In 1948 Will and Fannie Lee lived in the Old Bond Place. During his occupation Will and his wife lived on the first floor. On the second floor lived, for a time, his son Albert, along with Albert’s wife, Hollis and their two daughters.
    At one point in the house’s history it was owned by the Shinholster family. It was rented by the Wilkerson family on occasion and by Bobby Reeves on another occasion. Spence Walker owned the house during that time.
    In 1961 Henry Carroll purchased the house and two hundred acres from Fred Moore. Mr. Moore was a timber-man from Vienna, GA. Mr. Carroll purchased the house and land for $3,000.00 a year for a period of 30 years at a rate of 3%.
    Upon his occupation he installed paneled walls, kitchen cabinets, a back porch, and a carport. Henry Carroll removed the balcony on the front of the house, the 10×10 protrusion, and the external staircases. He repaired the front porch roof, took up an inferior concrete slab, and poured a superior concrete base for the front porch. Mr. Carroll later sealed the eight fireplaces, removing one of the chimneys, and installed propane space heaters throughout the house.
    Mr. Carroll made the Old Bond Place part of a larger farm. He built a shop and a series of barns, and had modern grain storage installed. Prior to these improvements the land surrounding the Old Bond Place had a series of older, simpler farm stands. There was a horse barn near to the house, just the other side of the driveway. There was an outhouse away from the house.
    Mr. Carroll improved the water supply by having a deeper well dug and by building four irrigation ponds on his farm. Prior to this improvement previous owners had first drawn water from the creek which borders the property. Later they drew water from a simple well in the ground nearby. Later still a well had been dug and water pumped electrically to the house.
    In 1992 Brad Carroll, Henry’s son, bought the farm and house. It was at this time that a new roof was installed. The house remained occupied until 2013.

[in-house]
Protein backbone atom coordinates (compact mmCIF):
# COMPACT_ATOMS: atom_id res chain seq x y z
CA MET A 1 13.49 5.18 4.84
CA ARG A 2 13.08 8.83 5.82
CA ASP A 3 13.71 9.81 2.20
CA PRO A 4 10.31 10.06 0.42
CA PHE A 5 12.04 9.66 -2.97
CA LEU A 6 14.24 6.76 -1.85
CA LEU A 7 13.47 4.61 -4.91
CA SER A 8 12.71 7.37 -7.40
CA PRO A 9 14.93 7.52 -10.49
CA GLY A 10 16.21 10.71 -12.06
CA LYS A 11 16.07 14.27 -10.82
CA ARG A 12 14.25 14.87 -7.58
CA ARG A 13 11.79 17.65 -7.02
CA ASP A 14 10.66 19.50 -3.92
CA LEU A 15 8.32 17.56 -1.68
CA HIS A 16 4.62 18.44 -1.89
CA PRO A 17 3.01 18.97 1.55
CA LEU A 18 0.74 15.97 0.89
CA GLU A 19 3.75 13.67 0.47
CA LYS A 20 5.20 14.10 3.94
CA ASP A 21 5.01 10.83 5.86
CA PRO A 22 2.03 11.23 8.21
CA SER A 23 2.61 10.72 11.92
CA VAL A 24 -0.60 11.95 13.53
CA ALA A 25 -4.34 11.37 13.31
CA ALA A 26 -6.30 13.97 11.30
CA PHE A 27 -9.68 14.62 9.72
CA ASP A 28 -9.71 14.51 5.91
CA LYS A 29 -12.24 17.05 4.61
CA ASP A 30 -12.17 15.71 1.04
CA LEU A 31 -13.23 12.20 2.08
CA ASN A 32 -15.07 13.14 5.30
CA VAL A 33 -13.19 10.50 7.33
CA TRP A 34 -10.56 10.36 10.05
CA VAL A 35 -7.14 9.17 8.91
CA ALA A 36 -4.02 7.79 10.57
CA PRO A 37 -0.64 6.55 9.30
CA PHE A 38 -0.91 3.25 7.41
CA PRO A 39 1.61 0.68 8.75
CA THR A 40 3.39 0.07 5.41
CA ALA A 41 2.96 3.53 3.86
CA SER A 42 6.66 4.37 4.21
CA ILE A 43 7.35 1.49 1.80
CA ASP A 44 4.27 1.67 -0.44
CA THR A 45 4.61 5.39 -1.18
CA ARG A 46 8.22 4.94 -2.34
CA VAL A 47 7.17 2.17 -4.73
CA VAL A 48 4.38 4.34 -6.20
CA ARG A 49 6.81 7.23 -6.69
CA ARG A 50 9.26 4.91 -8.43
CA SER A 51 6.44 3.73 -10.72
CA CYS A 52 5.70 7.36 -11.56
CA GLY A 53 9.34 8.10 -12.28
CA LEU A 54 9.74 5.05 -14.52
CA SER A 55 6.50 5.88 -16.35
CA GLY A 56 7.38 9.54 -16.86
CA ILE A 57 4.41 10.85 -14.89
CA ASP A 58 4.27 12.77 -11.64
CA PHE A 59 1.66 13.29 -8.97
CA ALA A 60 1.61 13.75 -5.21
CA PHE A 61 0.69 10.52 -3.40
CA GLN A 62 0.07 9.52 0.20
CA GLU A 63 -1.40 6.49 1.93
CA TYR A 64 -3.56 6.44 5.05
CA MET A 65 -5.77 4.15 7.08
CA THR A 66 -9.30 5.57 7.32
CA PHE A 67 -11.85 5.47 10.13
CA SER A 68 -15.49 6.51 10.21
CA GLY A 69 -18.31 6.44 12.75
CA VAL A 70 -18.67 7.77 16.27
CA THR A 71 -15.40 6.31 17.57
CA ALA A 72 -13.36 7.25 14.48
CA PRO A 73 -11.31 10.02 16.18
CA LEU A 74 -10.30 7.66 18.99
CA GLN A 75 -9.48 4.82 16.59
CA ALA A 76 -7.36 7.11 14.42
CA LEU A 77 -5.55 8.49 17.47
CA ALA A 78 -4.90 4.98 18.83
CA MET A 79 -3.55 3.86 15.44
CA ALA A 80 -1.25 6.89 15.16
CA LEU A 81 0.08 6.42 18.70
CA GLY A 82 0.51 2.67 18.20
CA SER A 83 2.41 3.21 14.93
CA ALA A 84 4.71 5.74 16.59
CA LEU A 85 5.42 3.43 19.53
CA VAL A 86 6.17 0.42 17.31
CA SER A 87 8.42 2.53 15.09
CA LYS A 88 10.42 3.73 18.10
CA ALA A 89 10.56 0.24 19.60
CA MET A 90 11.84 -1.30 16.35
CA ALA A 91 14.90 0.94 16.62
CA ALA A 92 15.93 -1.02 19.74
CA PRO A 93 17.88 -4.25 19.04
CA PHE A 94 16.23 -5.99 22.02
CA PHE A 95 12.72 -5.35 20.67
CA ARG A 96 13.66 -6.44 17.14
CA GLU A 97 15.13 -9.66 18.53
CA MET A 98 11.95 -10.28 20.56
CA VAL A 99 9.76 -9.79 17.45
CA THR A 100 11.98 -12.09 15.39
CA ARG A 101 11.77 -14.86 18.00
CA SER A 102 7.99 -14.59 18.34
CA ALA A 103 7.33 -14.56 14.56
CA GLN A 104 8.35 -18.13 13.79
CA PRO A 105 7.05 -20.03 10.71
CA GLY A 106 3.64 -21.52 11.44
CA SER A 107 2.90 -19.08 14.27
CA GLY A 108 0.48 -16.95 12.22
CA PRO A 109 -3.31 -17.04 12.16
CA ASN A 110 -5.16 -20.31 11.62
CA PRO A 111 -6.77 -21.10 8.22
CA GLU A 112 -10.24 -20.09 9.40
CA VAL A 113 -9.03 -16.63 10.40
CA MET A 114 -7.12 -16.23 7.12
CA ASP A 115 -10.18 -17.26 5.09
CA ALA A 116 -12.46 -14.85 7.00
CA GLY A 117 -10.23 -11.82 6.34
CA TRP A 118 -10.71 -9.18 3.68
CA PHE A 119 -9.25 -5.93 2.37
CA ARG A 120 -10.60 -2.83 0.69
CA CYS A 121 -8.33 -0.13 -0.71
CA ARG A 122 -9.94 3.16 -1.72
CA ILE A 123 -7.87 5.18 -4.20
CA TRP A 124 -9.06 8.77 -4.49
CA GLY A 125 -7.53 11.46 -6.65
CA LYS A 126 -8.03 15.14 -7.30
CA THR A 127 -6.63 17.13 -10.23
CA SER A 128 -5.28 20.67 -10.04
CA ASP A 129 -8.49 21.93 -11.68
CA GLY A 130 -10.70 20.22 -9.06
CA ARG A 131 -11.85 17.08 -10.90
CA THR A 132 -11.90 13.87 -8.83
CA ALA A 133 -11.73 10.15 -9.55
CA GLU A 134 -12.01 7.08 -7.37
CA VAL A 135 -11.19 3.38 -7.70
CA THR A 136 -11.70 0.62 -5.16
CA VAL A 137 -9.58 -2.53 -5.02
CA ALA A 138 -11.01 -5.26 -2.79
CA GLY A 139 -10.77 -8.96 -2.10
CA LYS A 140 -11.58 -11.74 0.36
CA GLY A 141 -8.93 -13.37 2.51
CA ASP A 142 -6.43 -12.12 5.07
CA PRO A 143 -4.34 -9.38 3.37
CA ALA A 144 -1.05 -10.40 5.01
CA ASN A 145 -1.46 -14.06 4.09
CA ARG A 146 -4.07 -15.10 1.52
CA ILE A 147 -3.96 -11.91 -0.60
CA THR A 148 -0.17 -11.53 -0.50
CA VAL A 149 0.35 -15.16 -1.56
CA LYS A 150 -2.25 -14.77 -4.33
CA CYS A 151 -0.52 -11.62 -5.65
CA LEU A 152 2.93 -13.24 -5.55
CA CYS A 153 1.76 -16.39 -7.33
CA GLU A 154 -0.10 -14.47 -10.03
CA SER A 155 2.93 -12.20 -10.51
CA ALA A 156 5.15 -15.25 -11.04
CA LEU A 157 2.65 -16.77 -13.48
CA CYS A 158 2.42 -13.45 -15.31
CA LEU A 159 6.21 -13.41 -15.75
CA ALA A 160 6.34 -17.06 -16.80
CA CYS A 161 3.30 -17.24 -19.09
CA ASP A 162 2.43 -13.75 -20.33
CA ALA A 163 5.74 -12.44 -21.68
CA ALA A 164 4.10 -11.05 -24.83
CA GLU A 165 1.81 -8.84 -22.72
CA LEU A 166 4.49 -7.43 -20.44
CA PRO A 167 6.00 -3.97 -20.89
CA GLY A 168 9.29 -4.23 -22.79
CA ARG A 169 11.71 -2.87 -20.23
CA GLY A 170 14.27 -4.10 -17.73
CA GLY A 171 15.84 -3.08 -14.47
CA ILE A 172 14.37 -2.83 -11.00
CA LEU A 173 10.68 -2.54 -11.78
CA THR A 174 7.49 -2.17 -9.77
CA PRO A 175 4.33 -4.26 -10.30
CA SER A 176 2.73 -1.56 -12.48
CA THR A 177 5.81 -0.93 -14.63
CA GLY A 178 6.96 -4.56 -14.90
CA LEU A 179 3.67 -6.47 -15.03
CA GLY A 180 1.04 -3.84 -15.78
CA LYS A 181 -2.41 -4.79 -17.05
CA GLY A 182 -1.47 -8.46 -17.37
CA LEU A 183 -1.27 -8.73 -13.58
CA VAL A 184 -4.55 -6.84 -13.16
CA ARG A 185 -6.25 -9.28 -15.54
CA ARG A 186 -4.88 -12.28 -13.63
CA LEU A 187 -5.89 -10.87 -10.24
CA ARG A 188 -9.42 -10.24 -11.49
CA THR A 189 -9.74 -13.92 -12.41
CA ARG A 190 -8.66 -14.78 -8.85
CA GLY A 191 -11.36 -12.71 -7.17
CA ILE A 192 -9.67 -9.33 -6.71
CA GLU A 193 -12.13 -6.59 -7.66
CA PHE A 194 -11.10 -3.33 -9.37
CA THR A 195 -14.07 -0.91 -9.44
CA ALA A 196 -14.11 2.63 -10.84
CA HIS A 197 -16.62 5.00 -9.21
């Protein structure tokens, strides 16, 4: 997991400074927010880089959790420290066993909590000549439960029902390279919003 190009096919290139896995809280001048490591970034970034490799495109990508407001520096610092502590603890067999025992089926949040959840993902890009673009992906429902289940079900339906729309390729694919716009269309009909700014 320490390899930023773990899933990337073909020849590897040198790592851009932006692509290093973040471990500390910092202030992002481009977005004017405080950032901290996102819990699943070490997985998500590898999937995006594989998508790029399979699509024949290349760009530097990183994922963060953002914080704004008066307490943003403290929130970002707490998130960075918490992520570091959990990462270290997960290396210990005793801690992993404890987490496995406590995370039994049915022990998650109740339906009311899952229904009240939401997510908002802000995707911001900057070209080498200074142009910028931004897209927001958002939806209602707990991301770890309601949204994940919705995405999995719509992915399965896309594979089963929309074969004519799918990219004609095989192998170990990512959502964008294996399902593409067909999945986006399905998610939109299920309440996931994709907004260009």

Today the house has three bedrooms upstairs and one down stairs. At the time of construction indoor plumbing was unheard of. Today the house contains two bathrooms added at some unknown time in its past. Additionally, downstairs there is a sitting room, a small forayer, a large living room and a large kitchen.

  4. Carles Smith Carroll

    My husband Andy Carroll and family have lived here since Andy was in 2nd grade. I CAN REMEMBER SOME KIDS AT CHURCH ASKING MRS. MARJORIE LEE CARROLL DID SHE HAVE A MAID , HER REPLY WAS YES, IT’S ME!

  5. Sandra Pitts Collins

    I remember this house as a child and remember going there though I cannot remember the family name. I always called it the stone building.

  6. Betty Courson

    I would love to know about it myself. I rode by that house on the school bus for nearly 12 years and always thought someone of importance lived there. Back in that time this large home was a mansion in my eyes and I have watched it fall from being a georgious home to one that has fell to the desolation of this world. I will continue to visit your web site. Thanks to my daughter for sending this to me. I never knew it exzisted.

  7. Thanks, as always, Joan! I hope your Mother enjoys it, as well; perhaps she could tell us more about its history.

  8. Joan Kiger

    My Mother and her family lived in this house some time in the 50’s. I called to tell her to check it out on your site! I love your photography.